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Section 230

Tread Carefully if Section 230 is to Be Changed, Experts Say at INCOMPAS Event



Photo of Julie Samuels from Engine

February 8, 2021—Amending too rashly or quickly the internet intermediary liability provision of the Telecommunications Act will harm smaller companies and new entrants but won’t have the intended impact on larger players, according to experts.

Former President Donald Trump has often complained about big technology companies alleged control over speech on the internet, especially in the wake of Twitter adding disclaimers on his misleading tweets and then banning him for allegedly inciting the Capital riot last month.

Trump and other conservatives have sought revocation of Section 230 of the Communications Decency Act that shields these companies from liability for content posted on their platforms.

On the 25th anniversary of the Telecommunications Act, experts wrangled with the question of whether Section 230 should be reformed and, if so, to what degree.

On Monday, the Internet and Competitive Networks Association, also known as INCOMPAS, hosted a panel of experts to further dissect some of the consequences of repealing or reforming Section 230, which has been discussed in past events.

Julie Samuels, founder and executive director of Tech: NYC, said at the INCOMPAS event that  Section 230 should not be altered lightly, and that changes to its current state could have significant consequences for small platforms.

“If we do see drastic reform or even, frankly, moderate reform to Section 230…larger companies will be able to comply,” Samuels continued. “They have the resources to comply. Who doesn’t have the resources to comply? Smaller startups, nonprofit organizations, [and] marginalized voices.”

Proceed with caution on Section 230 changes

This is not to say that Samuels does not believe that no changes should be made to Section 230; Samuels made it clear that her chief concern is that Congress or the National Telecommunications and Information Administration, an agency of the commerce department, would “come in with a sledgehammer, when what they really need is a scalpel.”

She reminded the audience that Section 230 was designed to address concerns associated with large corporations, yet it will ultimately be the smaller organizations that end up paying the price. More than that, Samuels emphasized that amending Section 230 would impact companies that don’t even exist yet. “What we’re in theory doing [by amending Section 230] is creating potential barriers to entry that are incredibly difficult to surmount.”

Screenshot of from the INCOMPAS Policy Summit

Samuels specifically pointed to Sen. Mark Warner, a Democrat from Virginia, who is proposing legislation that allegedly could hurt small companies. Senator Warner’s bill would effectively change Section 230 into an affirmative defense, meaning that the companies in question would need to provide evidence that they did not violate the law, she said. While large companies could afford to litigate issues like this in court, small companies would have significantly more trouble doing so.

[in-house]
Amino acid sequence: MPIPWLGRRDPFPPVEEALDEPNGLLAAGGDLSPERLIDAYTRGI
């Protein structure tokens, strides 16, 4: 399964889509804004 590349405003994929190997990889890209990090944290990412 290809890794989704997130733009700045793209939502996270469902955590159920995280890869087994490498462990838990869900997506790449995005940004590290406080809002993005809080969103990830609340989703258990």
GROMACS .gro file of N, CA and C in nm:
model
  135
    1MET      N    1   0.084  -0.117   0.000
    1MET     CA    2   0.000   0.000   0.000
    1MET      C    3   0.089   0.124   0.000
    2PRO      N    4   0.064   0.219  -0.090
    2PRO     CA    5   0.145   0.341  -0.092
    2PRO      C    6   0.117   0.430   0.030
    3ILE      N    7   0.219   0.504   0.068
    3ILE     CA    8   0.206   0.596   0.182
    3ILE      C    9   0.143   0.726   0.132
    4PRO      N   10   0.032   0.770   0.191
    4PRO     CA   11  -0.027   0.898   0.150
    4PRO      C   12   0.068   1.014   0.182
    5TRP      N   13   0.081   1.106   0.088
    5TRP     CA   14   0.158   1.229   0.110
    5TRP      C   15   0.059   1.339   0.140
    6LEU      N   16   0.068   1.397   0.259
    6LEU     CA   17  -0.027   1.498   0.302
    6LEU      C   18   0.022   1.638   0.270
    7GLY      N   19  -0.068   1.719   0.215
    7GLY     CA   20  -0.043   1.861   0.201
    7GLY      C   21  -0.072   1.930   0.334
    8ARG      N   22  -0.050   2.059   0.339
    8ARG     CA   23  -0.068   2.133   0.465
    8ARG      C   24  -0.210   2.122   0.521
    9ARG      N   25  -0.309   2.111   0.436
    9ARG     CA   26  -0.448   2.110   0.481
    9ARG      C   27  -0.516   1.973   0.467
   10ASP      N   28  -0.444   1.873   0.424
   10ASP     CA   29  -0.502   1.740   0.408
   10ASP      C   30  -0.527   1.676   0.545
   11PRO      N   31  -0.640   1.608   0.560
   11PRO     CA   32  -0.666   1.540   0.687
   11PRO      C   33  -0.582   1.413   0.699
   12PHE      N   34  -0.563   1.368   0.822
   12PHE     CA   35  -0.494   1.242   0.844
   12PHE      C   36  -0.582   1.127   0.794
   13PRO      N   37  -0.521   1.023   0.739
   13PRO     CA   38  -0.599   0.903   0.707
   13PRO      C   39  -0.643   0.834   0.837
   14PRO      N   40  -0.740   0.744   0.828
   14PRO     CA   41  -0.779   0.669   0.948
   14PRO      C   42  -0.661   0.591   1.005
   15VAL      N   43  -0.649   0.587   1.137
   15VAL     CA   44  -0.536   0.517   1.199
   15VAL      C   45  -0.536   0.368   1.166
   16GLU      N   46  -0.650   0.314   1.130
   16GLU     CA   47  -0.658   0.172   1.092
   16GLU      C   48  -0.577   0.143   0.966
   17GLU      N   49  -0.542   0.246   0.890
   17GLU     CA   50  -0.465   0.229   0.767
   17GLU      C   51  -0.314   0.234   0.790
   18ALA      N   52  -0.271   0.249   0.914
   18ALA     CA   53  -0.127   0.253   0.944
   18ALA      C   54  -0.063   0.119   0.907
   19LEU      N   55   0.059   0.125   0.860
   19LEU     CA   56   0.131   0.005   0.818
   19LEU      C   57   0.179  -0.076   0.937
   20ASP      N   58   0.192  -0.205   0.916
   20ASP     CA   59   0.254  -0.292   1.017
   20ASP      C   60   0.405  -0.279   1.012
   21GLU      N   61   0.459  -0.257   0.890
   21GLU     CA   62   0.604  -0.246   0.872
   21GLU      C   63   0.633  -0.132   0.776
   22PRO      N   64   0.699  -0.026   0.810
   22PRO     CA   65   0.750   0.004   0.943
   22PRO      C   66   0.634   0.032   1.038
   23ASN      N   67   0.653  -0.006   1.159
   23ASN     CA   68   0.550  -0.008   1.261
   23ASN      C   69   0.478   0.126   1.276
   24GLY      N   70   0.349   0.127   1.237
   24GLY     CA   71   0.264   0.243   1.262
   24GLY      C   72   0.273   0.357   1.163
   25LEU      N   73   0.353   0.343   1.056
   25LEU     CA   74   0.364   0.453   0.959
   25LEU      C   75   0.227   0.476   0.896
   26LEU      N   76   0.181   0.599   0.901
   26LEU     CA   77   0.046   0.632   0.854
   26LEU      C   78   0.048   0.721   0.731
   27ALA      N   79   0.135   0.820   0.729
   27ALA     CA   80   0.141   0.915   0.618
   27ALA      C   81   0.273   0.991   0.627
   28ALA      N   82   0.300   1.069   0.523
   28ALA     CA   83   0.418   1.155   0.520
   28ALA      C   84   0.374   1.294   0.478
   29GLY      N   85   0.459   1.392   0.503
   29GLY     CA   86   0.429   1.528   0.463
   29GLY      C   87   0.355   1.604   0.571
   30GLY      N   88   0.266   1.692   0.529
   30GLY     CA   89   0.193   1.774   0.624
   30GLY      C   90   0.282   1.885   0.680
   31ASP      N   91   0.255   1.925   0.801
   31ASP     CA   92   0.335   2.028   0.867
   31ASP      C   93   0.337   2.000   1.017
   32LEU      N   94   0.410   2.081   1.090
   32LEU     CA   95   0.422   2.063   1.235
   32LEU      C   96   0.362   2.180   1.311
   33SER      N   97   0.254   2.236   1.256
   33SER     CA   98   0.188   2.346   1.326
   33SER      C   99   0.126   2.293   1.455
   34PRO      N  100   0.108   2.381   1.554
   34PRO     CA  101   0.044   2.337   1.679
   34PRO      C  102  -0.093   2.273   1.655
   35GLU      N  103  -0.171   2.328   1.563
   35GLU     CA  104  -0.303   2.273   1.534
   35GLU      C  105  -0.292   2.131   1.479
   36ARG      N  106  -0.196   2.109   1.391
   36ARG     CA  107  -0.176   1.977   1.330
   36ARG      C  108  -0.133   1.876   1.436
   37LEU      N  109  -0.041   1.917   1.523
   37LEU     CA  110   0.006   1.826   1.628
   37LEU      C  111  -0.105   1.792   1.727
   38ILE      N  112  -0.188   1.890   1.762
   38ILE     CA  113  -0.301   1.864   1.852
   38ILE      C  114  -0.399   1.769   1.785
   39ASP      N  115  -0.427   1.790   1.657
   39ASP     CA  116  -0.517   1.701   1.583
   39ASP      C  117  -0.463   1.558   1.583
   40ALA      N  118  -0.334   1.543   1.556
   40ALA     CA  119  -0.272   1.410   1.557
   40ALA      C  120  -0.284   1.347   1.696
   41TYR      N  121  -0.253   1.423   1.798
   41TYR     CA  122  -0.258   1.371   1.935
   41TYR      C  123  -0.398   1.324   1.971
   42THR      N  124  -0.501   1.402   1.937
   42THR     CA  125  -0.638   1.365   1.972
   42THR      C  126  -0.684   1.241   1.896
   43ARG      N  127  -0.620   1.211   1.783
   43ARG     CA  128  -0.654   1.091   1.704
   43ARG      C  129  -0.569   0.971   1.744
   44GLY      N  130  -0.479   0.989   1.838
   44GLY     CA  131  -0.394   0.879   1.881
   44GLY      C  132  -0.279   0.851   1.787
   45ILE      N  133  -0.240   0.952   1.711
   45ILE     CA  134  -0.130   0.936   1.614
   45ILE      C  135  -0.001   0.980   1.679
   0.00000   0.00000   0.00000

Pinterest’s Head of U.S. Public Policy and Social Impact, Braden Cox, pointed out that there is a common misconception that Section 230 could be amended so that it could somehow only effect large companies. The reality is, he said,it effects all online media.

Other say Section 230 is good as it is

Attorney and policy advisor for INCOMPAS Lindsay Stern, however, said one of the primary goals of Section 230 is to promote competition in the online landscape, and it has succeeded in the regard.

“The ability to host and moderate [third party] content in good faith is good for competition because it allows websites to differentiate themselves by what they allow.” Stern emphasized that altering Section 230 could remove this benefit.

Reporter Ben Kahn is a graduate of University of Baltimore and the National Journalism Center. His work has appeared in Washington Jewish Week and The Center Square, among other publications. He he covered almost every beat at Broadband Breakfast.

Section 230

Section 230 Shuts Down Conversation on First Amendment, Panel Hears

The law prevents discussion on how the first amendment should be applied in a new age of technology, says expert.



Photo of Ron Yokubaitis of, Ashley Johnson of Information Technology and Innovation Foundation, Emma Llanso of Center for Democracy and Technology, Matthew Bergman of Social Media Victims Law Center, and Chris Marchese of Netchoice (left to right)

WASHINGTON, March 9, 2023 – Section 230 as it is written shuts down the conversation about the first amendment, claimed experts in a debate at Broadband Breakfast’s Big Tech & Speech Summit Thursday.  

Matthew Bergman, founder of the Social Media Victims Law Center, suggested that section 230 avoids discussion on the appropriate weighing of costs and benefits that exist in allowing big tech companies litigation immunity in moderation decisions on their platforms. 

We need to talk about what level of the first amendment is necessary in a new world of technology, said Bergman. This discussion happens primarily in an open litigation process, he said, which is not now available for those that are caused harm by these products. 

Photo of Ron Yokubaitis of, Ashley Johnson of Information Technology and Innovation Foundation, Emma Llanso of Center for Democracy and Technology, Matthew Bergman of Social Media Victims Law Center, and Chris Marchese of Netchoice (left to right)

All companies must have reasonable care, Bergman argued. Opening litigation doesn’t mean that all claims are necessarily viable, only that the process should work itself out in the courts of law, he said. 

Eliminating section 230 could lead to online services being “over correct” in moderating speech which could lead to suffocating social reform movements organized on those platforms, argued Ashley Johnson of research institution, Information Technology and Innovation Foundation.